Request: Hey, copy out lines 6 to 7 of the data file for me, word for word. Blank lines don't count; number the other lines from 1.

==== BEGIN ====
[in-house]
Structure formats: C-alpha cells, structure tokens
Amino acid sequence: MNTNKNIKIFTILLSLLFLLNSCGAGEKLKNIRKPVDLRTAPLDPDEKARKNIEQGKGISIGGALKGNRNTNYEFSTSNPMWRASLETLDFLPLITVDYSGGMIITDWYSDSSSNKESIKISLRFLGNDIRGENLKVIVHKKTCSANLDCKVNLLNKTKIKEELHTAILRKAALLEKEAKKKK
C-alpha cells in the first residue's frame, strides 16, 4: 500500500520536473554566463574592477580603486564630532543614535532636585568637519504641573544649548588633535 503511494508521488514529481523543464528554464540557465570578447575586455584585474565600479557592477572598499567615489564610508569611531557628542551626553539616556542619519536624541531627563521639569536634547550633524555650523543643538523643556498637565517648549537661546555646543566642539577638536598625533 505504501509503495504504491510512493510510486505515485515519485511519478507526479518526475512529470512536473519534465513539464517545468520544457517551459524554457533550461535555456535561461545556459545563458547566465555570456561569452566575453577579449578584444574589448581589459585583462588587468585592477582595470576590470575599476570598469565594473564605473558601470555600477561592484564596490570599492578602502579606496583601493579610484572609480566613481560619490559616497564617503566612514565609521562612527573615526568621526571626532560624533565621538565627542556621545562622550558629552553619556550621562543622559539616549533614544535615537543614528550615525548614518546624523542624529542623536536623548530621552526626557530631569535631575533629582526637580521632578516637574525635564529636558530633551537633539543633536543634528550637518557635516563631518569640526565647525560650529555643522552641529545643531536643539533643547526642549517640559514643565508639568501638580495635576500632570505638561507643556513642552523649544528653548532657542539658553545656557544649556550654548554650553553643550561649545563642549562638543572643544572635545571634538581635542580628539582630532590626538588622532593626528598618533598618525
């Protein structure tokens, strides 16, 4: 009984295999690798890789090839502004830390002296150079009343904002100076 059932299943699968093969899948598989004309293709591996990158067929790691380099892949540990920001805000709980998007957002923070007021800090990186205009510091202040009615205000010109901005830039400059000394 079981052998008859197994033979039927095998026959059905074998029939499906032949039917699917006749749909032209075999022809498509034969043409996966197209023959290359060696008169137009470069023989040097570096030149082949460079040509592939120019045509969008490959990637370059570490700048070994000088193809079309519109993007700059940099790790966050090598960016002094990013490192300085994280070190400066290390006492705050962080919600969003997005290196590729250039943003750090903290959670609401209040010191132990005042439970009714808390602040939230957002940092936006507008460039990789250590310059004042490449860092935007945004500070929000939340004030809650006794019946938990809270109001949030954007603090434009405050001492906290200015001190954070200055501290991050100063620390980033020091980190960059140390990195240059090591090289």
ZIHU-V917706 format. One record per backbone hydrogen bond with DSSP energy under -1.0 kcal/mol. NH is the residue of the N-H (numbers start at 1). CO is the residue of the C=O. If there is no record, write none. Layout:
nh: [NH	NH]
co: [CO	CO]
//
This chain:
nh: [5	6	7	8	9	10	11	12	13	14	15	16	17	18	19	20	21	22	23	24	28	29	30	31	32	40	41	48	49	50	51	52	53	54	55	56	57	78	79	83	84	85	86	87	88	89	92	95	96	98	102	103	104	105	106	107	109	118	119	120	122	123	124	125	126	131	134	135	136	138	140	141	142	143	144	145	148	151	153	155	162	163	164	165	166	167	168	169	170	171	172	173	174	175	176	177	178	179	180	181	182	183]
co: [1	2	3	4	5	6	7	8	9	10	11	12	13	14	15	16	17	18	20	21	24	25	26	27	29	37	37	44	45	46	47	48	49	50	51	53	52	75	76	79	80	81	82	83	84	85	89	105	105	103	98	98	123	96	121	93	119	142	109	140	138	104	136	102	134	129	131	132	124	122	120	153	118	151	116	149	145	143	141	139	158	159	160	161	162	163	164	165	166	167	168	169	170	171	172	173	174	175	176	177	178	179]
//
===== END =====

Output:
ZIHU-V917706 format. One record per backbone hydrogen bond with DSSP energy under -1.0 kcal/mol. NH is the residue of the N-H (numbers start at 1). CO is the residue of the C=O. If there is no record, write none. Layout:
nh: [NH	NH]